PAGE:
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Zhou, V. CLCF1 Gene. Encyclopedia. Available online: (accessed on 11 December 2023).
Zhou V. CLCF1 Gene. Encyclopedia. Available at: Accessed December 11, 2023.
Zhou, Vicky. "CLCF1 Gene" Encyclopedia, (accessed December 11, 2023).
Zhou, V.(2020, December 24). CLCF1 Gene. In Encyclopedia.
Zhou, Vicky. "CLCF1 Gene." Encyclopedia. Web. 24 December, 2020.
CLCF1 Gene

cardiotrophin like cytokine factor 1


1. Normal Function

The CLCF1 gene provides instructions for making a protein called cardiotrophin-like cytokine factor 1 (CLCF1). This protein partners with a similar protein called cytokine receptor-like factor 1 (CRLF1), which is produced from the CRLF1 gene. Together, these two proteins form a unit known as the CRLF1/CLCF1 protein complex. This complex attaches (binds) to a receptor protein known as the ciliary neurotrophic factor receptor (CNTFR) on the surface of many types of cells. When the CRLF1/CLCF1 protein complex is bound to CNTFR, it triggers signaling inside the cell that affects cell development and function.

The CNTFR signaling pathway is primarily involved in the development and maintenance of the nervous system. It promotes the survival of nerve cells (neurons), particularly nerve cells that control muscle movement (motor neurons). The CNTFR pathway also plays a role in a part of the nervous system called the sympathetic nervous system, specifically in the regulation of sweating in response to temperature changes and other factors. This signaling pathway appears to be critical for the normal development and maturation of nerve cells that control the activity of sweat glands.

Studies suggest that the CNTFR signaling pathway also has functions outside the nervous system. It may be involved in the body's inflammatory response, which helps fight infection and facilitate tissue repair following an injury. This pathway may also be important for the development and maintenance of bone tissue. However, little is known about the role of CNTFR signaling in these processes.

2. Health Conditions Related to Genetic Changes

2.1. Cold-induced sweating syndrome

At least four mutations in the CLCF1 gene have been reported to cause cold-induced sweating syndrome, a rare condition characterized by problems with regulating body temperature and other abnormalities affecting many parts of the body. When this condition is caused by CLCF1 gene mutations, it is known as CISS2.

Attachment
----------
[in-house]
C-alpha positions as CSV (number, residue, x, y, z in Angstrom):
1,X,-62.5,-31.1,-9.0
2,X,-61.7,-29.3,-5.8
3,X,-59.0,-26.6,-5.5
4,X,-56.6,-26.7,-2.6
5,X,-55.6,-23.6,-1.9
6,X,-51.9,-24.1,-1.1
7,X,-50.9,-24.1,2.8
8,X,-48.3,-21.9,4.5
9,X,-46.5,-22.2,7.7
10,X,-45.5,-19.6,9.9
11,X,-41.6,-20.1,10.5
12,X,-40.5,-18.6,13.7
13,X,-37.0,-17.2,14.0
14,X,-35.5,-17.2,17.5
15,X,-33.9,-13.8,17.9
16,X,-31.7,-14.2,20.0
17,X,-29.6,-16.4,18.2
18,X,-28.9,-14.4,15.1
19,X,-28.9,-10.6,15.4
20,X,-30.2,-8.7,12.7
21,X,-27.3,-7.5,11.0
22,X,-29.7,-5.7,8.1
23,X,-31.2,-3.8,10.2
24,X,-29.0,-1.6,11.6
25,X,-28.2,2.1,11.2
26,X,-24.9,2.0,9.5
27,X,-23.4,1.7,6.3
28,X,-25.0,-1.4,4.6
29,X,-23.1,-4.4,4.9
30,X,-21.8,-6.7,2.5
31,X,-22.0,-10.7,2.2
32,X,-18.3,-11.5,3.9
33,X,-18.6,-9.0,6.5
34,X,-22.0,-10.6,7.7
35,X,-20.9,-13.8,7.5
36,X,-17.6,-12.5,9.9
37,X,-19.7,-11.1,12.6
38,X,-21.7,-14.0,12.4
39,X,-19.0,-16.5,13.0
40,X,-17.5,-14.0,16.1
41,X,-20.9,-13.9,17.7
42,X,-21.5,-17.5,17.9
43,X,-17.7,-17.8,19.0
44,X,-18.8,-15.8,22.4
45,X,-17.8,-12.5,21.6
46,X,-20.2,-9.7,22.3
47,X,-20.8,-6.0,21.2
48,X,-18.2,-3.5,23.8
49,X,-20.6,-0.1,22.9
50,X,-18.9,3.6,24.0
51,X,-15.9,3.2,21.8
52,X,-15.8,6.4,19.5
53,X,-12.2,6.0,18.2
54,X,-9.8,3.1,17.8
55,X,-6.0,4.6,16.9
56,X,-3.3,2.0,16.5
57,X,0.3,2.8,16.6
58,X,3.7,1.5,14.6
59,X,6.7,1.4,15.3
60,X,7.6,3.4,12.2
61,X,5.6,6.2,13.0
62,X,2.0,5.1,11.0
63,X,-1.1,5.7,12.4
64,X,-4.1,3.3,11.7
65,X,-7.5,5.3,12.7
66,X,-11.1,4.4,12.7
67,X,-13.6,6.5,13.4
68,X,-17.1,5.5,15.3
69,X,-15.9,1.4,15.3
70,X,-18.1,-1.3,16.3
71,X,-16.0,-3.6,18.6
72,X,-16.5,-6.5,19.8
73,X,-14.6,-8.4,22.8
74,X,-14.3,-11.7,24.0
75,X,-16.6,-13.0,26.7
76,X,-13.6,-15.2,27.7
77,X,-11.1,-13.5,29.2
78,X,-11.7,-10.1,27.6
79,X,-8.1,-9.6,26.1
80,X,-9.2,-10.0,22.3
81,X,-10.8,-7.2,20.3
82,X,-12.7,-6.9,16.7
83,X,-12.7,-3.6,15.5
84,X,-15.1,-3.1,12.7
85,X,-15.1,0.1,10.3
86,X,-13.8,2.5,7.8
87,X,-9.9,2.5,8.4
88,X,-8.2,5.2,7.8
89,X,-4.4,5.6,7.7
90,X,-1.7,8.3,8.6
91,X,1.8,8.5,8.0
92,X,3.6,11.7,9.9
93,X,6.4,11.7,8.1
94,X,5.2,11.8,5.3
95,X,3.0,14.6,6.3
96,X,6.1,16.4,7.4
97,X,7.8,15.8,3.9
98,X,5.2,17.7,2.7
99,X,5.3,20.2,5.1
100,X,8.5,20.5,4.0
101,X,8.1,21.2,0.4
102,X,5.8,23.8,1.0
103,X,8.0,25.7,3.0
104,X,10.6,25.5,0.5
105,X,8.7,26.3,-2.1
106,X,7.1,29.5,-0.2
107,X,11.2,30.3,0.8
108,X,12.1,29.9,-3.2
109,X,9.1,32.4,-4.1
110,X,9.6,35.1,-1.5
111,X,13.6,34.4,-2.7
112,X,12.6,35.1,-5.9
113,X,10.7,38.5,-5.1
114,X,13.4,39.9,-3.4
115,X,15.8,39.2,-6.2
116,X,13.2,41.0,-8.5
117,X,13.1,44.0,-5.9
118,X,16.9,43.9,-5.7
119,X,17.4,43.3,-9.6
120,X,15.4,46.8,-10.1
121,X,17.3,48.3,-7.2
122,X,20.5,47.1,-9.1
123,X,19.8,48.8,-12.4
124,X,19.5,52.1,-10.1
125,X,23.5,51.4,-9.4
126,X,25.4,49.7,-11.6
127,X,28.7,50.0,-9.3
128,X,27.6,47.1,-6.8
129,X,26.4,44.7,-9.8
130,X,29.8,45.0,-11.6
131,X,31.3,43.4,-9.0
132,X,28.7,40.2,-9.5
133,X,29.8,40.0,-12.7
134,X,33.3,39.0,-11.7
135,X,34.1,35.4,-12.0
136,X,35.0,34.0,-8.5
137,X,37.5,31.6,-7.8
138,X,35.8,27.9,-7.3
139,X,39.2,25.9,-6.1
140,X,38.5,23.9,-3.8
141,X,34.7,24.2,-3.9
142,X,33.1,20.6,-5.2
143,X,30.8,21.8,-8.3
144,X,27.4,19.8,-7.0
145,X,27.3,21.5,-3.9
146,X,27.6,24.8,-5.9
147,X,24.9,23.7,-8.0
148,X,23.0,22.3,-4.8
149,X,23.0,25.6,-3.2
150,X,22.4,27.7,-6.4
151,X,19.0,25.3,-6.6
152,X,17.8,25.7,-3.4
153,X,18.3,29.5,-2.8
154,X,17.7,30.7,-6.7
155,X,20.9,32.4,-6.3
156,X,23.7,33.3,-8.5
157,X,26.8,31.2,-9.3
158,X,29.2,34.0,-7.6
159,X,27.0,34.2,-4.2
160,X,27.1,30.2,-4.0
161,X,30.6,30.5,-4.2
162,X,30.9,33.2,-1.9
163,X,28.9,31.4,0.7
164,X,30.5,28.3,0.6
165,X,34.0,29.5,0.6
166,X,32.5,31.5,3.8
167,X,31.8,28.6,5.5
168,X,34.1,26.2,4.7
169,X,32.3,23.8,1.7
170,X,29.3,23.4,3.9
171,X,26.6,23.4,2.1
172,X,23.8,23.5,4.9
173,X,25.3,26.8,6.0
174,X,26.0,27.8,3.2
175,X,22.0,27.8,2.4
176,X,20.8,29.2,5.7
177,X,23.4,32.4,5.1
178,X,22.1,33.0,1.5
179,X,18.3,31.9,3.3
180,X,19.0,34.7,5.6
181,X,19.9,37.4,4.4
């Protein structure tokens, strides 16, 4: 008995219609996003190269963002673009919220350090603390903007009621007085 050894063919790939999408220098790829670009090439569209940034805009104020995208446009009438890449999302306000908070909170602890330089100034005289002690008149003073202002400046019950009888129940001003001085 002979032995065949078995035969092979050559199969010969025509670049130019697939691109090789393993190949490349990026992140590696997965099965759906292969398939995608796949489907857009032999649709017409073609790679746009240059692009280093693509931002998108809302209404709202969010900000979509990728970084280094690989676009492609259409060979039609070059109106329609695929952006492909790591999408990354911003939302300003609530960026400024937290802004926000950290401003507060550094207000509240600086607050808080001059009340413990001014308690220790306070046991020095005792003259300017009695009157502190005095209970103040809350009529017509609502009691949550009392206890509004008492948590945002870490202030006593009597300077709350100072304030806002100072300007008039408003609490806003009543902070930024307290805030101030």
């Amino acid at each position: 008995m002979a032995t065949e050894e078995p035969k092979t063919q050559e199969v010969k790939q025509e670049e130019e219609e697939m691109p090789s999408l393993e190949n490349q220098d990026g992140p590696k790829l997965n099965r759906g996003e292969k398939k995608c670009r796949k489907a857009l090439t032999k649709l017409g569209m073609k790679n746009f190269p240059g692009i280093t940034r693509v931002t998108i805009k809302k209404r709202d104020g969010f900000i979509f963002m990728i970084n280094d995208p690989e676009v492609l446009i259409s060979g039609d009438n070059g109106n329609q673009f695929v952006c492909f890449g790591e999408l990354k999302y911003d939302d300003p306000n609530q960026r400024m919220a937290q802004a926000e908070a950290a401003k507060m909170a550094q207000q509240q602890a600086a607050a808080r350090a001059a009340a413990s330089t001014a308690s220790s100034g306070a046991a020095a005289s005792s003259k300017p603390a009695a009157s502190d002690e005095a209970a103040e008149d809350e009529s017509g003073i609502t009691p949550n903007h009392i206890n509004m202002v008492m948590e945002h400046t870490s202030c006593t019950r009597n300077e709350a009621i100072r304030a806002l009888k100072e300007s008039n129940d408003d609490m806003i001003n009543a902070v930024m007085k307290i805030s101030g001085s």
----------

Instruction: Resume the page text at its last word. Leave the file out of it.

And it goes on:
Mutations in the CLCF1 gene lead to the production of a nonfunctional version of the CLCF1 protein. The defective protein is unable to interact with the CLRF1 protein and bind to CNTFR, which disables the CNTFR signaling pathway.

Researchers believe that a failure of CNTFR signaling underlies the major features of cold-induced sweating syndrome. A loss of this signaling pathway during sympathetic nervous system development may help explain the abnormal sweating that is characteristic of this condition, including unusual sweating patterns and related problems with body temperature regulation. The CNTFR pathway's involvement in motor neuron development and bone development provides clues to some of the other signs and symptoms of the disorder, including distinctive facial features, facial muscle weakness, and skeletal abnormalities. However, little is known about how a lack of CNTFR signaling leads to these varied features.

3. Other Names for This Gene

  • B-cell stimulating factor 3
  • B-cell stimulatory factor 3
  • BSF-3
  • BSF3
  • cardiotrophin-like cytokine
  • cardiotrophin-like cytokine factor 1
  • CISS2
  • CLC
  • CRLF1 associated cytokine-like factor 1
  • neurotrophin-1/B-cell stimulating factor-3
  • NNT-1
  • NNT-1/BSF-3
  • NNT1
  • novel neurotrophin-1
  • NR6


  1. Hahn AF, Jones DL, Knappskog PM, Boman H, McLeod JG. Cold-induced sweatingsyndrome: a report of two cases and demonstration of genetic heterogeneity. JNeurol Sci. 2006 Dec 1;250(1-2):62-70.
  2. Hahn AF, Waaler PE, Kvistad PH, Bamforth JS, Miles JH, McLeod JG, KnappskogPM, Boman H. Cold-induced sweating syndrome: CISS1 and CISS2: manifestations frominfancy to adulthood. Four new cases. J Neurol Sci. 2010 Jun 15;293(1-2):68-75.doi: 10.1016/j.jns.2010.02.028.
  3. Rousseau F, Gauchat JF, McLeod JG, Chevalier S, Guillet C, Guilhot F, CognetI, Froger J, Hahn AF, Knappskog PM, Gascan H, Boman H. Inactivation ofcardiotrophin-like cytokine, a second ligand for ciliary neurotrophic factorreceptor, leads to cold-induced sweating syndrome in a patient. Proc Natl AcadSci U S A. 2006 Jun 27;103(26):10068-73.
  4. Senaldi G, Varnum BC, Sarmiento U, Starnes C, Lile J, Scully S, Guo J, ElliottG, McNinch J, Shaklee CL, Freeman D, Manu F, Simonet WS, Boone T, Chang MS. Novelneurotrophin-1/B cell-stimulating factor-3: a cytokine of the IL-6 family. ProcNatl Acad Sci U S A. 1999 Sep 28;96(20):11458-63.
  5. Shi Y, Wang W, Yourey PA, Gohari S, Zukauskas D, Zhang J, Ruben S, AldersonRF. Computational EST database analysis identifies a novel member of theneuropoietic cytokine family. Biochem Biophys Res Commun. 1999 Aug19;262(1):132-8.
  6. Vlotides G, Zitzmann K, Stalla GK, Auernhammer CJ. Novel neurotrophin-1/Bcell-stimulating factor-3 (NNT-1/BSF-3)/cardiotrophin-like cytokine (CLC)--anovel gp130 cytokine with pleiotropic functions. Cytokine Growth Factor Rev. 2004Oct;15(5):325-36. Review.
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Update Date: 24 Dec 2020